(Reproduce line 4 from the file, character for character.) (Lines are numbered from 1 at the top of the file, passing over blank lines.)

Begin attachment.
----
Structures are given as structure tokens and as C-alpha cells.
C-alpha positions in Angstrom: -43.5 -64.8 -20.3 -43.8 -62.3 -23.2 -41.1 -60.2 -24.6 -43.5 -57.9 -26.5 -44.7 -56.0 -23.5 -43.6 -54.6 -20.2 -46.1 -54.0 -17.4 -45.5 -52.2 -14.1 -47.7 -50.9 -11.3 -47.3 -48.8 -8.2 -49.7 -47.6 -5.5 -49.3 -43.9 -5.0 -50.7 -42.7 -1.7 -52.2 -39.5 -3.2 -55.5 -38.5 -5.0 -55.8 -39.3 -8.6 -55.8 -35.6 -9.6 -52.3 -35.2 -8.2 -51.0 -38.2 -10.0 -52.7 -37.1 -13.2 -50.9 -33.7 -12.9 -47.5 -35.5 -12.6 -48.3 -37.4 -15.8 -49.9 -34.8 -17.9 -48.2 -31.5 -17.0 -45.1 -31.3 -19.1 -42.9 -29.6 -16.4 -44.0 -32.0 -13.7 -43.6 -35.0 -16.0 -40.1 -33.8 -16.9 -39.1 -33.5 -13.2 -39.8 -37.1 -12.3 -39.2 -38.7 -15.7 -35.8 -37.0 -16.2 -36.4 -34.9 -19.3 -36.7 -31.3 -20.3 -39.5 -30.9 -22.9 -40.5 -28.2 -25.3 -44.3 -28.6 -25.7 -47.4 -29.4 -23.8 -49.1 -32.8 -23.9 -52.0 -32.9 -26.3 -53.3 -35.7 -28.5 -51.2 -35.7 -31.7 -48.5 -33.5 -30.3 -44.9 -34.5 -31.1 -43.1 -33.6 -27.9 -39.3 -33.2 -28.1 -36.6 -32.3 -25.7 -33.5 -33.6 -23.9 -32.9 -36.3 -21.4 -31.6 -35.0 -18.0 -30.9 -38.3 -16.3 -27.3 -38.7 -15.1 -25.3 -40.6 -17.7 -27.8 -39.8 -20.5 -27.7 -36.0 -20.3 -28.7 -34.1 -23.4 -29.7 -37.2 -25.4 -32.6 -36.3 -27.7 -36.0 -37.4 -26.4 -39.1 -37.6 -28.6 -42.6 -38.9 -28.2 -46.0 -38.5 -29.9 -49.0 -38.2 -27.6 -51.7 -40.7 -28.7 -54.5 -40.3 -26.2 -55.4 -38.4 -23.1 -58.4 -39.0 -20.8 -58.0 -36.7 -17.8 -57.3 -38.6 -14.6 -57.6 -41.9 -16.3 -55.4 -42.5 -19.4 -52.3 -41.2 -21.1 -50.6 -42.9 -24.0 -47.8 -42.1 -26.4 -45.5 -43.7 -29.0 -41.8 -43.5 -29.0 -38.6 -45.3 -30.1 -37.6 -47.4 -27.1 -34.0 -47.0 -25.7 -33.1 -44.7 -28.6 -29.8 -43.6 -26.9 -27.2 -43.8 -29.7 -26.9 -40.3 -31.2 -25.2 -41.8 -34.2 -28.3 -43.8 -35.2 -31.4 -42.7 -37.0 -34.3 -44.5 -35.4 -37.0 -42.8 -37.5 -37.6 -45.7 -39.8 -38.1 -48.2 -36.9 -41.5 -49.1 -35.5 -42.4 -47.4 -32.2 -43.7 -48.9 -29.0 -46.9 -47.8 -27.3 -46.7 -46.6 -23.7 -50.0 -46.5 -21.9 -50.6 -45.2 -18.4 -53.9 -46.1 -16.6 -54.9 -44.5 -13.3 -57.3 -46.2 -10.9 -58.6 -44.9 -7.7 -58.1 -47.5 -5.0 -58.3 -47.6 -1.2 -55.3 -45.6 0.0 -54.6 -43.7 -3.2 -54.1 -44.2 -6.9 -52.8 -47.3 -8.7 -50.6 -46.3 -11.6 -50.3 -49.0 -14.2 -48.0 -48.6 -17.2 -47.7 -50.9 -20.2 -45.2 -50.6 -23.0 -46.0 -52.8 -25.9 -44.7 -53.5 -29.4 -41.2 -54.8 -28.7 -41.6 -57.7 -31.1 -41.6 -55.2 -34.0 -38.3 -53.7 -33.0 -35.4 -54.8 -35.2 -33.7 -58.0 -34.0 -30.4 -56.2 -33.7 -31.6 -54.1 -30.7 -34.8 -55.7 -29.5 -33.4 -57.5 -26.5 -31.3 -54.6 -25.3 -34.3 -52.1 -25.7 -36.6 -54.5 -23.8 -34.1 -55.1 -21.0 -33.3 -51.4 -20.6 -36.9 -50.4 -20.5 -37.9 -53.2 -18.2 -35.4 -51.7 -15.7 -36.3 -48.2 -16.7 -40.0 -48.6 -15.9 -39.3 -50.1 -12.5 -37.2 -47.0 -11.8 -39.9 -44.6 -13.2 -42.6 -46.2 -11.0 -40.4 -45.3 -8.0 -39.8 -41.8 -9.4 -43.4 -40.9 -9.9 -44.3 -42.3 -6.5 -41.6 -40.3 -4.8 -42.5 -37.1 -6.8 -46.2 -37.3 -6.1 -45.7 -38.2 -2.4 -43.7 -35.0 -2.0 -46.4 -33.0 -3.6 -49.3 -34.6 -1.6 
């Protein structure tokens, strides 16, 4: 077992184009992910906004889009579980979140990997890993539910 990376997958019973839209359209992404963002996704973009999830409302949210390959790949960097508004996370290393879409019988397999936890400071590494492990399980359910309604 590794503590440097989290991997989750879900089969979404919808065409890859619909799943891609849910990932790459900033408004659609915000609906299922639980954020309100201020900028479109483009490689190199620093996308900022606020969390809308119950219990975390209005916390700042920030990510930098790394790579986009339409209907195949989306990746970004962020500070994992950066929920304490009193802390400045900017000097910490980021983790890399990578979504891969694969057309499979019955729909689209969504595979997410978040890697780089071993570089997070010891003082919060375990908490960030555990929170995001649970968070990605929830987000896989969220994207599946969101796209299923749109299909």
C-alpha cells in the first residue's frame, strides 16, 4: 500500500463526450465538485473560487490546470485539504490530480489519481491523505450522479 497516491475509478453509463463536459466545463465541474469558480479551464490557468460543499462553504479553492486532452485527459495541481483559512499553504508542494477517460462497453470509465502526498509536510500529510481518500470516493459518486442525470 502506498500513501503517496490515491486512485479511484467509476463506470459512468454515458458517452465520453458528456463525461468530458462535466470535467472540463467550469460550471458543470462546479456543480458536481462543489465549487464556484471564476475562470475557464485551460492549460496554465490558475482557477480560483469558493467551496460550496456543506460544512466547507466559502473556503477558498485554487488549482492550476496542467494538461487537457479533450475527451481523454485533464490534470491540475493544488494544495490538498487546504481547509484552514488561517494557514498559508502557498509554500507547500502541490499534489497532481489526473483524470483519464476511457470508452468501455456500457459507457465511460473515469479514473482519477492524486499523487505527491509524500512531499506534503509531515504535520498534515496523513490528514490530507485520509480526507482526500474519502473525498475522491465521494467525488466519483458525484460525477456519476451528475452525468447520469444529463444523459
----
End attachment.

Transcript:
C-alpha cells in the first residue's frame, strides 16, 4: 500500500463526450465538485473560487490546470485539504490530480489519481491523505450522479 497516491475509478453509463463536459466545463465541474469558480479551464490557468460543499462553504479553492486532452485527459495541481483559512499553504508542494477517460462497453470509465502526498509536510500529510481518500470516493459518486442525470 502506498500513501503517496490515491486512485479511484467509476463506470459512468454515458458517452465520453458528456463525461468530458462535466470535467472540463467550469460550471458543470462546479456543480458536481462543489465549487464556484471564476475562470475557464485551460492549460496554465490558475482557477480560483469558493467551496460550496456543506460544512466547507466559502473556503477558498485554487488549482492550476496542467494538461487537457479533450475527451481523454485533464490534470491540475493544488494544495490538498487546504481547509484552514488561517494557514498559508502557498509554500507547500502541490499534489497532481489526473483524470483519464476511457470508452468501455456500457459507457465511460473515469479514473482519477492524486499523487505527491509524500512531499506534503509531515504535520498534515496523513490528514490530507485520509480526507482526500474519502473525498475522491465521494467525488466519483458525484460525477456519476451528475452525468447520469444529463444523459